Intercultural Neighbouring Sunday
Celebrate the cultural diversity at the heart of our Church and explore ways to build intercultural relationships in your neighbourhood.
June 14, 2023
On Sunday 16 July, the Uniting Church will celebrate Intercultural Neighbouring Sunday (INS). Emerging from a decision of the 16th Assembly meeting, it will be the first time Uniting Church communities are invited to mark this day – an opportunity to celebrate the cultural diversity at the heart of our identity and to explore ways to build intercultural relationships in our own neighbourhoods.
The 2023 theme is Our Pentecost Vision: Being a Multicultural Church.
Find below the 2023 INS Celebration Guide, a Prayer, 10 ways to celebrate in your community and a message from Uniting Church President Rev Sharon Hollis.
2023 Intercultural Neighbouring Sunday Prayer
Who is Spirit
Who is Christ,
You call us into community,
A community of the common good,
A community of oneness in our diversity,
Unite us in your mission as we seek to live out your love.
Gather us to worship you from every nation, tribe, culture, and language.
You call us from the comfort of our familiar circles,
To go where our neighbour is,
To help them in their need and let them help us in ours.
You call us to be loving neighbours,
As we who are your diverse and multi-coloured people,
One family united in the purpose of your Kingdom,
Seeing all people as part of your kin-dom of humankind,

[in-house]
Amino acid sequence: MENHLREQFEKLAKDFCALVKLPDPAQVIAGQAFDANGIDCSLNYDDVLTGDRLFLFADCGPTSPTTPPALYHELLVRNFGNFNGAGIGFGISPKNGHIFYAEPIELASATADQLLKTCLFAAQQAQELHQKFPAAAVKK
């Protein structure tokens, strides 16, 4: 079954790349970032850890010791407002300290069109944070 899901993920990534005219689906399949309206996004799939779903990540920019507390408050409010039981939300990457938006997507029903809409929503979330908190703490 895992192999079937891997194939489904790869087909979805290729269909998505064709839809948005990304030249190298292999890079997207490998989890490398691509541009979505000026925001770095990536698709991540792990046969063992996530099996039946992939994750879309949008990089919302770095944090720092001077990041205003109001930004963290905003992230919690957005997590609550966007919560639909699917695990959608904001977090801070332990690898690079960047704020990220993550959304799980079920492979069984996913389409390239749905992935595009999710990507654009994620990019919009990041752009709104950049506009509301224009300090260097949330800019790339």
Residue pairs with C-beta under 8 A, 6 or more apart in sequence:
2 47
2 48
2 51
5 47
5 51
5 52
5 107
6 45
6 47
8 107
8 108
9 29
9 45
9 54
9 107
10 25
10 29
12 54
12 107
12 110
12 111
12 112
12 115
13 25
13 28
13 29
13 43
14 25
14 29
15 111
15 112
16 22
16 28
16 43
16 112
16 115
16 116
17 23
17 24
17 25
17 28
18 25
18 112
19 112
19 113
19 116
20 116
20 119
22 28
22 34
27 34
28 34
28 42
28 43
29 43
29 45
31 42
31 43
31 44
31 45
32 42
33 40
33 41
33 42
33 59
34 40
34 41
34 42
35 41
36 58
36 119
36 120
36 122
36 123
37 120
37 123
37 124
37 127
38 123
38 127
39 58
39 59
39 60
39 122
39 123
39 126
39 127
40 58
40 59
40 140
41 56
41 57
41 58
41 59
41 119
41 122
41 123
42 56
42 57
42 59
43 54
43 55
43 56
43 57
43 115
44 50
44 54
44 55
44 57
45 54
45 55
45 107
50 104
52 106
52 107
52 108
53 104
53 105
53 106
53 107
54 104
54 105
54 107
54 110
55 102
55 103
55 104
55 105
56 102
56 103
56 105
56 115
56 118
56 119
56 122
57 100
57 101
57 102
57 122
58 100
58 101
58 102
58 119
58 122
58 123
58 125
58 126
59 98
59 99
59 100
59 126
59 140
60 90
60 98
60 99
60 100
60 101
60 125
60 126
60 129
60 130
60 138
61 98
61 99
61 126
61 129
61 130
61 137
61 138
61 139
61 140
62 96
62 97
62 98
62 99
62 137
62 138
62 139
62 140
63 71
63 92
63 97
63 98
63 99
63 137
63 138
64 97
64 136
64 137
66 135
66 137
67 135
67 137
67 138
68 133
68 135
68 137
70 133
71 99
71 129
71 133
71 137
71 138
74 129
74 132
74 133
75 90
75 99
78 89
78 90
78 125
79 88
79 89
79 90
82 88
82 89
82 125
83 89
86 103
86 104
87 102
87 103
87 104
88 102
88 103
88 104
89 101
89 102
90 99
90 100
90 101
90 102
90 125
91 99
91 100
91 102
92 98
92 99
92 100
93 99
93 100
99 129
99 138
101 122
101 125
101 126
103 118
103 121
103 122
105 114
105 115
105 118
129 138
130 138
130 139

Each a beloved sibling to share in grace.
Bless us with your wisdom,
That we may walk and work together as neighbours, friends and co-pilgrims.
And live out faith and life interculturally.
Being a multicultural fellowship of reconciliation and renewal in our neighbourhood.
United we pray.
Written by Rev Jon Humphries and Rev Dr Paul Goh from the Assembly Transforming Worship and Being a Multicultural Church Circles.
10 ways to celebrate Intercultural Neighbouring Sunday
By Rev Dr Paul Goh, a Panel Member of the Assembly Being a Multicultural Church Circle
- Begin a conversation: Start with where your congregation 'is at'. Begin with a cultural audit of your neighbourhood. What is the place of the congregation within the community? Visit your local government’s website to get your community’s cultural profile. Identify CALD faith communities who are meeting in your church premises or neighbourhood. Consider doing a faith-based cultural intelligence (CQ) assessment. Out of this study will come an awareness of practical ways your congregation can seek to live out this commitment to be an Intercultural Church.
- Be renewed and reminded of the vision: of being a Multicultural and Intercultural Church by reading Uniting Church documents: We are a multicultural church: Assembly statement (1985); A Church for all God's people: Vision statement (2006); One body, many members: living faith and life cross-culturally (2012).